In 10 Words or Less
There's an old Polish proverb about DVDs...
Likes: Mystery shows, George Peppard
Dislikes: The lack of fun on TV today
Hates: Most TV Movies
The Story So Far...
Banacek (George Peppard) is a Boston-based freelance investigator, who solves disappearances for insurance companies in exchange for 10% of what they would have to pay out otherwise, which makes him independently wealthy and a magnet for a bevy of beauties who keep him busy when he's not on the case. A man of taste and refinement, he's aided by his driver Jay (Ralph Manza), and Felix (Murray Matheson), a rare-books dealer who serves as his analog version of Google. The Polish protagonist battled frauds and thieves on NBC in a series of 17 70-minute movies, aired between 1972 and 1974. Arts Alliance released the first season of the show under the TV Guide banner in May of 2007. DVDTalk has a review of the first set: Season One
In approaching this review, I really began to wonder what I would write about, since you could take any episode in the run and put it anywhere else, without messing things up. That's a strength for a show with a limited run, as you avoid the pitfalls of a serial drama and won't run out of interesting plots. But then, you don't get to know the characters all that well, and the depth of the stories suffers.
The second season of "Banacek" tries to build out the investigator's world with the addition of Carli Kirkland (Christine Belford) an insurance company-investigator trying to solve each case before Banacek does, saving the company from paying his fee. A very proper, attractive woman, she's not keen on Banacek's womanizing, but there's an undeniable mutual attraction at work as well. The fact that she can use her sexuality to her advantage certainly impresses Banacek, but she can't compare to him in the skills department.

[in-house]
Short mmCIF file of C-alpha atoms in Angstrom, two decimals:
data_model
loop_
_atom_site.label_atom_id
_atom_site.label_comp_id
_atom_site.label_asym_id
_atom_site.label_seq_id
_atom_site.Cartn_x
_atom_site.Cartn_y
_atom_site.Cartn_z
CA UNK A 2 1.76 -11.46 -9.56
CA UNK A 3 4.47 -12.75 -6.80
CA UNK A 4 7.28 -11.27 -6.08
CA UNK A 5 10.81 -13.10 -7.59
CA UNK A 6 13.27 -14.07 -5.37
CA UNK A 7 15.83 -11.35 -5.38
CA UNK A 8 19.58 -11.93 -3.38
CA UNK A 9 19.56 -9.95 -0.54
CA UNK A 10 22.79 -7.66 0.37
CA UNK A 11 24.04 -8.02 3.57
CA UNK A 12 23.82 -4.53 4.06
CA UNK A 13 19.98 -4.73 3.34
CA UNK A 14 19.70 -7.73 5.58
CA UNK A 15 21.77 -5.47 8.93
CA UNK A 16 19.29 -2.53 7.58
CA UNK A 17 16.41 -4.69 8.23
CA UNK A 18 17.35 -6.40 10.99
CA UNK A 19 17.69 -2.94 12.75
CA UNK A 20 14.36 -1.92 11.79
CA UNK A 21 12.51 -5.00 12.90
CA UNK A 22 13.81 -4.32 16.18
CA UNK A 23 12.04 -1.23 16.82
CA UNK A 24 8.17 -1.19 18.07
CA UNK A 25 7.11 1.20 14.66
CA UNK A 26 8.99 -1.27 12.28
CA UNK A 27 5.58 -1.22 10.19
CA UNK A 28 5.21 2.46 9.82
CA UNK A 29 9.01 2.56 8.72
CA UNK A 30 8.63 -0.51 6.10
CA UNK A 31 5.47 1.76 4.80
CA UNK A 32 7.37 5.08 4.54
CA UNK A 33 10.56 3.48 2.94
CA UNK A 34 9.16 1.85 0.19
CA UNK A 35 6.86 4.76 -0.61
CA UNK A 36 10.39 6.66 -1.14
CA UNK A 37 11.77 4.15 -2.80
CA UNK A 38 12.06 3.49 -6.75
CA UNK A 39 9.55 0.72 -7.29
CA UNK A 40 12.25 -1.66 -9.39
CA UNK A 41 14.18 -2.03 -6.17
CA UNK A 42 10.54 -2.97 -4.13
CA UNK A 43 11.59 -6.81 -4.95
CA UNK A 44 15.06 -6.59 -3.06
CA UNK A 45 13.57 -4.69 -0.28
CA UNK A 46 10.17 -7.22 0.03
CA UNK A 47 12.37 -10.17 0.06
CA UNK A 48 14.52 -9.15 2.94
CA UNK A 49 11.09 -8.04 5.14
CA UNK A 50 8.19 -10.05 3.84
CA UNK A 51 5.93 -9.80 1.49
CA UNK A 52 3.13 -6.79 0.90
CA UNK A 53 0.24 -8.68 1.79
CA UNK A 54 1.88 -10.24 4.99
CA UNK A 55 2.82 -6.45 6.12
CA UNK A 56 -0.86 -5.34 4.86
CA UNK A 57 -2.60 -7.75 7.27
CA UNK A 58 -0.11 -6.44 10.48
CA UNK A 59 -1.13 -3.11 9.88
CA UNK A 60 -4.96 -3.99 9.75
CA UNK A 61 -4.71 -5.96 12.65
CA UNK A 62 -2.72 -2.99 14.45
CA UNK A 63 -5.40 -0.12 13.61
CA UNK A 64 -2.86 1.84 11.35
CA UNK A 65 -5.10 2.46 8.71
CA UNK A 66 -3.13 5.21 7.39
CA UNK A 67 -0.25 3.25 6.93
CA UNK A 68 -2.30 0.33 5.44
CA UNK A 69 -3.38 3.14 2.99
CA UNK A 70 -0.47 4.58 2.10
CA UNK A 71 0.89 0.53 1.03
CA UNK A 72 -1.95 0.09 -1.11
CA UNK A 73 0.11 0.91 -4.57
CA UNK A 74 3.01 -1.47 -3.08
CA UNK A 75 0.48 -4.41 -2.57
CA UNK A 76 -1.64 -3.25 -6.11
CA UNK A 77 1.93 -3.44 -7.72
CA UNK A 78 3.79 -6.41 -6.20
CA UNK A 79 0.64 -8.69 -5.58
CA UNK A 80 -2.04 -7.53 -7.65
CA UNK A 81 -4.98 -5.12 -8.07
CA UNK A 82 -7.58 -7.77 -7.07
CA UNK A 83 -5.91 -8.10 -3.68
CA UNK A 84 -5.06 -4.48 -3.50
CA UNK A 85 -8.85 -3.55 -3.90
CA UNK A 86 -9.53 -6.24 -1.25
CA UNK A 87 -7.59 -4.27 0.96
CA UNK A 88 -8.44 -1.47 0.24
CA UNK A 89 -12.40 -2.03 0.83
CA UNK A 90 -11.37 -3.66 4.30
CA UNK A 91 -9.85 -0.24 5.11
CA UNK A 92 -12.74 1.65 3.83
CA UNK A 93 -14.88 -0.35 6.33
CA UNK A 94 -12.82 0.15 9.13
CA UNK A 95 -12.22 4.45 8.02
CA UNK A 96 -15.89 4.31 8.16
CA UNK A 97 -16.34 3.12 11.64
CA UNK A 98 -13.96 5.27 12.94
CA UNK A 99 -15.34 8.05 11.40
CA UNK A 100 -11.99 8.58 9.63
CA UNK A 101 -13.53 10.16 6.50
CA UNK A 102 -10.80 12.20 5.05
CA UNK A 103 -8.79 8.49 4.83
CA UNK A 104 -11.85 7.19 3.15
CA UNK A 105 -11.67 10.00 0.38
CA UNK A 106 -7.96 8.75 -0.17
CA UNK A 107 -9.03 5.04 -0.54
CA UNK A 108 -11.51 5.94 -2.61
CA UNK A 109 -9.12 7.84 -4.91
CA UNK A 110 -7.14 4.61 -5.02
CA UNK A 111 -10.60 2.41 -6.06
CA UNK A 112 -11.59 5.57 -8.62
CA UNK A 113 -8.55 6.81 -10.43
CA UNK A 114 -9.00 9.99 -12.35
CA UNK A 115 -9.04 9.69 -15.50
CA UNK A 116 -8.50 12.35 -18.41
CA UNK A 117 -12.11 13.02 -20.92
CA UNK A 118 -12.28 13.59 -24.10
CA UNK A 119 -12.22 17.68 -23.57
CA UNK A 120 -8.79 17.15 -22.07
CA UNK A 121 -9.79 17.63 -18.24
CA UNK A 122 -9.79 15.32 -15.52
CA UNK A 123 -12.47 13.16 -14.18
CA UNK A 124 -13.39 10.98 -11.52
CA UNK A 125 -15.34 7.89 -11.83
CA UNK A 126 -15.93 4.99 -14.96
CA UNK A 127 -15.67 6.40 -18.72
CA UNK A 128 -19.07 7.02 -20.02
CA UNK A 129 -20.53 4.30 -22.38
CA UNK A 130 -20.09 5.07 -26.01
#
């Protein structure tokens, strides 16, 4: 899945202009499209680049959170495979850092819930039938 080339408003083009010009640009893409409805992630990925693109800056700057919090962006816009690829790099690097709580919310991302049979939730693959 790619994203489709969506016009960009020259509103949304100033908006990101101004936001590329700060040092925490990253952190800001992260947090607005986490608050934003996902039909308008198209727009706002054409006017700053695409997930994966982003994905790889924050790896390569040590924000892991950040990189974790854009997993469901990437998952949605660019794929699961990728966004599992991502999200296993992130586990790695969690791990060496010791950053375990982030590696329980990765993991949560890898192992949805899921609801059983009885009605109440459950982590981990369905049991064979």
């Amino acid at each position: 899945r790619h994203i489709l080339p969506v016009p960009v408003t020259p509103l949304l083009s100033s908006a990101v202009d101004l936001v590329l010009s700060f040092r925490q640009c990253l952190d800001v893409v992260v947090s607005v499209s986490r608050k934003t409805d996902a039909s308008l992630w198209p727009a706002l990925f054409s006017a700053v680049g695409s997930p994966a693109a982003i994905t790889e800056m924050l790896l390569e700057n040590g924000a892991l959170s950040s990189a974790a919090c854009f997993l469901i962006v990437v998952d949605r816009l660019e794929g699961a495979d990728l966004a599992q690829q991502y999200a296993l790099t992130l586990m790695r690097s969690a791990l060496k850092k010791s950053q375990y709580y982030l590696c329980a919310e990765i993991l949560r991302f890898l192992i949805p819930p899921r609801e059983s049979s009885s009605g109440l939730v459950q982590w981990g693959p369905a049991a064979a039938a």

Not that he needs the help, as he capable proves in each of the eight cases he takes on in this set. Whether it's the disappearance of the world's smallest rocket engine or a three-ton statue. Each episode starts with a lengthy set-up that establishes the value of the insured items, including a Grecian bowl, a room-sized supercomputer and a race horse, and then makes them disappear, kicking off the investigation. If you pay enough attention, you get enough clues to somewhat figure out what happened, but the "who" should remain a mystery until Banacek explains everything to a roomful of suspects, like all good TV detectives should.
The addition of Carli was a welcome touch, as she adds a sense of competition and a healthy dose of sexual tension that doesn't put the show in any risk if/when they get together, as their rivalry isn't connected to how they feel about each other. the rest of Banacek's crew remains mostly static, though Felix' exploits with any number of pretty young things, under the guise of academic pursuits, are increasingly amusing this season. Jay, on the other hand, becomes increasingly grating, as he mugs more and more, coming off as practically vaudevillian at times.